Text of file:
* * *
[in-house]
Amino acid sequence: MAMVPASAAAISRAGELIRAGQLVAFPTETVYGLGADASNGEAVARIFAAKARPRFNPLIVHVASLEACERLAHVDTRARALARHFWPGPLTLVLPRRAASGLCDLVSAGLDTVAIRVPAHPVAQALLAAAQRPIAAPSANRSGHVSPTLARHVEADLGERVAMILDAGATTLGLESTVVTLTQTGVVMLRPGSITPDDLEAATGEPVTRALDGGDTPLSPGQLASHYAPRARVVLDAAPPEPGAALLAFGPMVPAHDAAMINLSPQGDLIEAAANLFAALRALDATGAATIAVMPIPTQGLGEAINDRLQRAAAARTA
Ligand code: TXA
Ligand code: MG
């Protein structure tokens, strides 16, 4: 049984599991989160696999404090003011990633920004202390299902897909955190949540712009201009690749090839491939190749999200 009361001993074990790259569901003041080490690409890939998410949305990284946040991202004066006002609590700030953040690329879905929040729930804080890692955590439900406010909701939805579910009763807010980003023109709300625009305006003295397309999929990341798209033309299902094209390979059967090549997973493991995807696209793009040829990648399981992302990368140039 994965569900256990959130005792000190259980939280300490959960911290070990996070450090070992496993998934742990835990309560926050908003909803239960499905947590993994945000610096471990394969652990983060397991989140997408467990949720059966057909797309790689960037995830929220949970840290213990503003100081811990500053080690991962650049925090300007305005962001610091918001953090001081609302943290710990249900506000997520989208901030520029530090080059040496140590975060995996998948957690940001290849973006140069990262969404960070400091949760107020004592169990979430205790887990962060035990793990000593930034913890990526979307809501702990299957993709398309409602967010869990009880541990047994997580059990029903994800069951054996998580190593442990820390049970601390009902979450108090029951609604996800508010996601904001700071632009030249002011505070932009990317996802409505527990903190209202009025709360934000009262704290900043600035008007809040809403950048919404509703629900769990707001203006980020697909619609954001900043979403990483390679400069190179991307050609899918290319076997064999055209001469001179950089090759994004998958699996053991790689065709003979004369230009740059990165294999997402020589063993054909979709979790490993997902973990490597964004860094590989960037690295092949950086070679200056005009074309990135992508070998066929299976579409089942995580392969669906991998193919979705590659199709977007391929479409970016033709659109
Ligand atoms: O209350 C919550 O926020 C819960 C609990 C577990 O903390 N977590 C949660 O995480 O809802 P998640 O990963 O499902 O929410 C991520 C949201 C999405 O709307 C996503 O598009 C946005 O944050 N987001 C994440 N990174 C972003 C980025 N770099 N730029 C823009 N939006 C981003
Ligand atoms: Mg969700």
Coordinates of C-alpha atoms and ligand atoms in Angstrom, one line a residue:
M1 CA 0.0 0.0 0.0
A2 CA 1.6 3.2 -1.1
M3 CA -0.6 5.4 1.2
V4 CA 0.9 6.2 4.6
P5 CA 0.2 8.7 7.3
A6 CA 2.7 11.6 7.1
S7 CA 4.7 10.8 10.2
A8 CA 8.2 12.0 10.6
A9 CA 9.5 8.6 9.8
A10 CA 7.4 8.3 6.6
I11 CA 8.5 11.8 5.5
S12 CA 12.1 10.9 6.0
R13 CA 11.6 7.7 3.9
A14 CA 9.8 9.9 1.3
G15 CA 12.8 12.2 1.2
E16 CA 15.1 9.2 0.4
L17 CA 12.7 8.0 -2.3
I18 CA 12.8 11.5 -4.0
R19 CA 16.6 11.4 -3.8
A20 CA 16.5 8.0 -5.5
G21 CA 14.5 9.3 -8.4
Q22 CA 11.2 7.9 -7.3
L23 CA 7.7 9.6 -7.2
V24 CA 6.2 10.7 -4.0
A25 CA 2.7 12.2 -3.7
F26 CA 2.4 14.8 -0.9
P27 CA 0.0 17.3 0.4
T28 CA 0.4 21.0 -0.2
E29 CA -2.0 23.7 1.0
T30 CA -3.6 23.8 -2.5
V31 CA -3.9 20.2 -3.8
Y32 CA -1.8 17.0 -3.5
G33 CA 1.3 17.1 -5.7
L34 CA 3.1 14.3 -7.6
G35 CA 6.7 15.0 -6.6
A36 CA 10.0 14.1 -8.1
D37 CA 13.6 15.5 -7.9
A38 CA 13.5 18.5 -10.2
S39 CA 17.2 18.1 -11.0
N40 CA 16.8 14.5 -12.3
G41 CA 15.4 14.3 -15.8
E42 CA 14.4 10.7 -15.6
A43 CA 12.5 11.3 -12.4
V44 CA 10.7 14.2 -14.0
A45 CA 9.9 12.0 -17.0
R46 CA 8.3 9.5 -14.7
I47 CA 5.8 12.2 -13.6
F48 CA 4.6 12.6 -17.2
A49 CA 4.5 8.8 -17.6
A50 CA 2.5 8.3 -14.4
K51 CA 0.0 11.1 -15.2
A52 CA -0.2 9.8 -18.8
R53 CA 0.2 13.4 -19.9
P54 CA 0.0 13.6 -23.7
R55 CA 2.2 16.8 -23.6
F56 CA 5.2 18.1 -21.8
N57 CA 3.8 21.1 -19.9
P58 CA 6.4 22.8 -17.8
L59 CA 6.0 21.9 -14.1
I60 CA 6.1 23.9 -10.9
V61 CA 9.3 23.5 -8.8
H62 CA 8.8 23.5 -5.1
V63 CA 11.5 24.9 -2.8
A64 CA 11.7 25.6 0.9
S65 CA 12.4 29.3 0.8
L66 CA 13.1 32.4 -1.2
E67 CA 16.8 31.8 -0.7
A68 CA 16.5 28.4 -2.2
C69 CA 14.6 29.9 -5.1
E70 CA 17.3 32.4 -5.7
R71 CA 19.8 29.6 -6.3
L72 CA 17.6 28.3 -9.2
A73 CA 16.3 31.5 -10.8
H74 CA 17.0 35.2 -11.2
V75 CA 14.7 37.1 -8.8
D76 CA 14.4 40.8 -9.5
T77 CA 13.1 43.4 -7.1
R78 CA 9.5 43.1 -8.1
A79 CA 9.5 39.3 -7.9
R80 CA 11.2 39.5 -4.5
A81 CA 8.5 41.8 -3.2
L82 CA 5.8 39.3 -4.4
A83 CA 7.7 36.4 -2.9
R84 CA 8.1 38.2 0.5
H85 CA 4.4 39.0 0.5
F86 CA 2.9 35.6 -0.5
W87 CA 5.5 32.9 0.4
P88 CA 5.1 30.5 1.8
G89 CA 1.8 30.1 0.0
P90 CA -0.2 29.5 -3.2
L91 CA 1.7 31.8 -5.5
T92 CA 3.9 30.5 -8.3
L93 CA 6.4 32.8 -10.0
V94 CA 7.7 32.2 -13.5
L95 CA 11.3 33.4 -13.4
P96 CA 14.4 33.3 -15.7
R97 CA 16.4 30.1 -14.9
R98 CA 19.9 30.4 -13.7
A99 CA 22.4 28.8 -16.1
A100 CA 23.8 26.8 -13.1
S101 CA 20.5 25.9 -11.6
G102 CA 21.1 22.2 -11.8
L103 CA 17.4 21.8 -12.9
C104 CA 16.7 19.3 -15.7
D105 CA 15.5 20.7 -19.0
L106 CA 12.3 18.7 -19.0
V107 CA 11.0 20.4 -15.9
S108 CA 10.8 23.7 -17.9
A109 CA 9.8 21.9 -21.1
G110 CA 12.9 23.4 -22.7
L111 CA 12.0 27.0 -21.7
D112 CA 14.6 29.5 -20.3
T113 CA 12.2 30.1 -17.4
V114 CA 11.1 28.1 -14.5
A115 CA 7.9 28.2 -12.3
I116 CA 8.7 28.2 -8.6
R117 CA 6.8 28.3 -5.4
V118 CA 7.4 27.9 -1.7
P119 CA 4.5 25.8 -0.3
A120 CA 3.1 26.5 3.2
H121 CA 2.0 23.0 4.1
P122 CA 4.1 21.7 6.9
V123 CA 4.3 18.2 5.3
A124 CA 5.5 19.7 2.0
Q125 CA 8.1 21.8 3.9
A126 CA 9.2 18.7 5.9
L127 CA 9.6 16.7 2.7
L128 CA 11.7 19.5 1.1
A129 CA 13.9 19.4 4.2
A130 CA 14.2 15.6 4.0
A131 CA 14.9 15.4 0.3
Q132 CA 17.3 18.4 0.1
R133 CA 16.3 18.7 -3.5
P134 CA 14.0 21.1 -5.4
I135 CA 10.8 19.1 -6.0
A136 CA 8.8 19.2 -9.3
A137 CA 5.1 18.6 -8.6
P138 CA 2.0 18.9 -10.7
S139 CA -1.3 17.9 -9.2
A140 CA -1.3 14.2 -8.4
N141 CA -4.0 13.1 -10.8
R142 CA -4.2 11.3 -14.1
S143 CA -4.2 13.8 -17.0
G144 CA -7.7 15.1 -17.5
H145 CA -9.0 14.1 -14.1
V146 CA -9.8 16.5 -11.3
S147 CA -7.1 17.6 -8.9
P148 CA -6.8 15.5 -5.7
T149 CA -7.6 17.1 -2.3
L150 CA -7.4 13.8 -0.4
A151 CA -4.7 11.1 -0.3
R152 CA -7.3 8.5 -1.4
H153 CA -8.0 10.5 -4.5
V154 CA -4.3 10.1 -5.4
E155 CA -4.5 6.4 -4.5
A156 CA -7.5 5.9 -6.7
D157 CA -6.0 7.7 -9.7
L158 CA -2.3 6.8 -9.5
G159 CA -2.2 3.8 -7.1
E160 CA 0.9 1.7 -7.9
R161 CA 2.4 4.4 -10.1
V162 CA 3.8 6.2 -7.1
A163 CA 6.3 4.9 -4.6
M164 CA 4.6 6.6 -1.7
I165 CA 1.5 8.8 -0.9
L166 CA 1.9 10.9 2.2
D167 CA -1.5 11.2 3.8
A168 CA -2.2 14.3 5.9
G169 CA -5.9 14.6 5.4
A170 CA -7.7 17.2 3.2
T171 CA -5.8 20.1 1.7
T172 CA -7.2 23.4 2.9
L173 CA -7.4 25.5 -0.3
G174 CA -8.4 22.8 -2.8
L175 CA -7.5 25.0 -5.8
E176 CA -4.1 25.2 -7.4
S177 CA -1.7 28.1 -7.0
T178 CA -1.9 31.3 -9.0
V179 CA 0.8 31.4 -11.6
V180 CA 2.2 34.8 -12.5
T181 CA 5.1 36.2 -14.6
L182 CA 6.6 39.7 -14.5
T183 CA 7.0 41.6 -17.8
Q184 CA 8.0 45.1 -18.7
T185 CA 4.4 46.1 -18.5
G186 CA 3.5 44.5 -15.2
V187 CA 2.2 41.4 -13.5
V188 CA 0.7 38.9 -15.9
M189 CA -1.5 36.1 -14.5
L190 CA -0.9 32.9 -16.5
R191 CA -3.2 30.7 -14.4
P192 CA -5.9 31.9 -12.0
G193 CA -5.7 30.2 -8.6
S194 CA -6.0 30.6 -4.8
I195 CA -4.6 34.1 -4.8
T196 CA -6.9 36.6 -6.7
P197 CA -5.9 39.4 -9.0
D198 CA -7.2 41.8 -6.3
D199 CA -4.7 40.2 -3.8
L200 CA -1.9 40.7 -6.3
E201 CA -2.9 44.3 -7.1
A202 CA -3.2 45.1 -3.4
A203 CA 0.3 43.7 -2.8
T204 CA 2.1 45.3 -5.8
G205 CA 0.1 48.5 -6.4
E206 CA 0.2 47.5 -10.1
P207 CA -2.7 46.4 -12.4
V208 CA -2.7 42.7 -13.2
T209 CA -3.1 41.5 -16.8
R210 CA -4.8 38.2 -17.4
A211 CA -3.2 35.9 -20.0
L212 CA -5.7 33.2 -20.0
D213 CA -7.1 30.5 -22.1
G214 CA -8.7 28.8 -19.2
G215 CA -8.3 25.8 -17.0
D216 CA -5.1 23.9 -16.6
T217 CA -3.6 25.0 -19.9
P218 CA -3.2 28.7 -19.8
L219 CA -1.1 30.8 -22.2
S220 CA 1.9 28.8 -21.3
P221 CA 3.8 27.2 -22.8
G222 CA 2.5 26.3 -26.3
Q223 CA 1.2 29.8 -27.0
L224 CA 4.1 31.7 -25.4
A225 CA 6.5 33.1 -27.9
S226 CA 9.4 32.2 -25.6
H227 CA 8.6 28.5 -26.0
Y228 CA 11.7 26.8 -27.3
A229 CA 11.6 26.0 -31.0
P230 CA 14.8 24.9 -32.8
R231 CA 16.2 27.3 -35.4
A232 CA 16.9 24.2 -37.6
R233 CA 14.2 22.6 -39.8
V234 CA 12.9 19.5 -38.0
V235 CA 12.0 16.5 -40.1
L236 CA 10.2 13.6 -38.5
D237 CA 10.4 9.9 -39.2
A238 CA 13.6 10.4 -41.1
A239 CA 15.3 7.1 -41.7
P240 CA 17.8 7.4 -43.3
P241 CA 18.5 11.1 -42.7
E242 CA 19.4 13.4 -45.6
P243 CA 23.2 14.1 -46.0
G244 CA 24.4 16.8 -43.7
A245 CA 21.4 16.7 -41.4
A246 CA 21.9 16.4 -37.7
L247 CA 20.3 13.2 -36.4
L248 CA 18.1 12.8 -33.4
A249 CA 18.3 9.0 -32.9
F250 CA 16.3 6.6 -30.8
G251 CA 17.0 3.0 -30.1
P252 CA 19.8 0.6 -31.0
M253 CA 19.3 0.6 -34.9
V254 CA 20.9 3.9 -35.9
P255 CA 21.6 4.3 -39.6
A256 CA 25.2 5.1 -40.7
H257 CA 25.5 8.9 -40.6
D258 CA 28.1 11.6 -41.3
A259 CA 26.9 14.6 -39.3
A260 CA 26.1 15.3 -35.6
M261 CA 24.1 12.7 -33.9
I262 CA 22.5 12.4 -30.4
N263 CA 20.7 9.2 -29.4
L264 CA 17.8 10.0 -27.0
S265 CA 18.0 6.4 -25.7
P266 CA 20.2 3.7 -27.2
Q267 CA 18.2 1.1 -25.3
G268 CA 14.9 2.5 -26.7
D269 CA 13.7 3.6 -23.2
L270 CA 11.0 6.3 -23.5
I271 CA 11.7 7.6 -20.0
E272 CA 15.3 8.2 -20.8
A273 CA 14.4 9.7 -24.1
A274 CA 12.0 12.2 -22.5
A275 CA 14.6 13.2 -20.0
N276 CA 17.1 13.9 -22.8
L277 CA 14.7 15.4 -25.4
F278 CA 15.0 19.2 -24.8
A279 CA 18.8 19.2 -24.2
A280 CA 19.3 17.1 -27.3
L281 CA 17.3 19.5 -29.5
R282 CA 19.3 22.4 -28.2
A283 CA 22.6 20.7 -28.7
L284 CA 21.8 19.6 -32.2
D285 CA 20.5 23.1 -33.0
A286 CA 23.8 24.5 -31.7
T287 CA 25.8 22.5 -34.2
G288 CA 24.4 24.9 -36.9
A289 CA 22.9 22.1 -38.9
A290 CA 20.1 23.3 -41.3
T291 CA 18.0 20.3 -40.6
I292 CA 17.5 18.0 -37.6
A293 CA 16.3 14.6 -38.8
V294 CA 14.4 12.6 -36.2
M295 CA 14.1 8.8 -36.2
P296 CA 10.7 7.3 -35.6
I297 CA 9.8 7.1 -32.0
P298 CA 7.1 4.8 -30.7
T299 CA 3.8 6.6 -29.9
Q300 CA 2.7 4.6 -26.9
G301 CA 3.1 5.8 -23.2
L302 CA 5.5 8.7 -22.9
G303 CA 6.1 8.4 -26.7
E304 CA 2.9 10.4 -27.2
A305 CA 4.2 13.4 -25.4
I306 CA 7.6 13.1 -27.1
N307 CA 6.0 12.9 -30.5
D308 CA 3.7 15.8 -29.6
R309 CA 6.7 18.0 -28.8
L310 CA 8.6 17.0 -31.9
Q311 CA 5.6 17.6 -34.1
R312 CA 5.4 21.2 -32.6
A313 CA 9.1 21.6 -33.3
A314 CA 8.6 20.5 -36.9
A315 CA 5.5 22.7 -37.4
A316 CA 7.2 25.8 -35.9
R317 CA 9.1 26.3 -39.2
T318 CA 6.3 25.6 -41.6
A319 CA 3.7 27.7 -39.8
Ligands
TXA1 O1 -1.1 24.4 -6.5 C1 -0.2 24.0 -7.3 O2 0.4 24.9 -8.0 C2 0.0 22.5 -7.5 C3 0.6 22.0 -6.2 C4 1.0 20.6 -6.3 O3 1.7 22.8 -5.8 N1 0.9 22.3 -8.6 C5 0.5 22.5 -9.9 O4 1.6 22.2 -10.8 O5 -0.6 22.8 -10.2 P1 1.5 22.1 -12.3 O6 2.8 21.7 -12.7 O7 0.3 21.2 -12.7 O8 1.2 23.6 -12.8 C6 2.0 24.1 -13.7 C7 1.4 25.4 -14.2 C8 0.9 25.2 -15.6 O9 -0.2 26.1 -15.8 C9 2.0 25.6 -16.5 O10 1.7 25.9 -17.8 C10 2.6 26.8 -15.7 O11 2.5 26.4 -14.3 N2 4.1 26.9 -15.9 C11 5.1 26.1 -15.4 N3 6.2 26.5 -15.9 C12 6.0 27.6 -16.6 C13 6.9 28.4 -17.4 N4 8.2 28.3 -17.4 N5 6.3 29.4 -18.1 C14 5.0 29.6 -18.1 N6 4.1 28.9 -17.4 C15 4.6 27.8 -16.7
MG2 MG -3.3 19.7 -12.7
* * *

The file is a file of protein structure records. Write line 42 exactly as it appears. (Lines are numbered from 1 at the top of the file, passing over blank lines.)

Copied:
L34 CA 3.1 14.3 -7.6